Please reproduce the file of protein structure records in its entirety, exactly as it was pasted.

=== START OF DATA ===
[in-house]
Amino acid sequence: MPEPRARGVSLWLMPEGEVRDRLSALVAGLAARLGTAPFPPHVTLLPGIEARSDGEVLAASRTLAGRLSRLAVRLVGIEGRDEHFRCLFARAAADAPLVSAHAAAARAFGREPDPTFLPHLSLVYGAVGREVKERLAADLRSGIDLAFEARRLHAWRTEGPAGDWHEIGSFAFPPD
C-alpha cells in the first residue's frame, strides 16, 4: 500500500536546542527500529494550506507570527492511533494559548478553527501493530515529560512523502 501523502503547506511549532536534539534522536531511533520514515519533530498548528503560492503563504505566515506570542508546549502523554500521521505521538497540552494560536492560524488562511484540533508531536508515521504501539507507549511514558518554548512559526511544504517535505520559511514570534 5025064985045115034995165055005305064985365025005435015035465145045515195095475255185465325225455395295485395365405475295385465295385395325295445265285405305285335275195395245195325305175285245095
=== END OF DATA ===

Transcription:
[in-house]
Amino acid sequence: MPEPRARGVSLWLMPEGEVRDRLSALVAGLAARLGTAPFPPHVTLLPGIEARSDGEVLAASRTLAGRLSRLAVRLVGIEGRDEHFRCLFARAAADAPLVSAHAAAARAFGREPDPTFLPHLSLVYGAVGREVKERLAADLRSGIDLAFEARRLHAWRTEGPAGDWHEIGSFAFPPD
C-alpha cells in the first residue's frame, strides 16, 4: 500500500536546542527500529494550506507570527492511533494559548478553527501493530515529560512523502 501523502503547506511549532536534539534522536531511533520514515519533530498548528503560492503563504505566515506570542508546549502523554500521521505521538497540552494560536492560524488562511484540533508531536508515521504501539507507549511514558518554548512559526511544504517535505520559511514570534 5025064985045115034995165055005305064985365025005435015035465145045515195095475255185465325225455395295485395365405475295385465295385395325295445265285405305285335275195395245195325305175285245095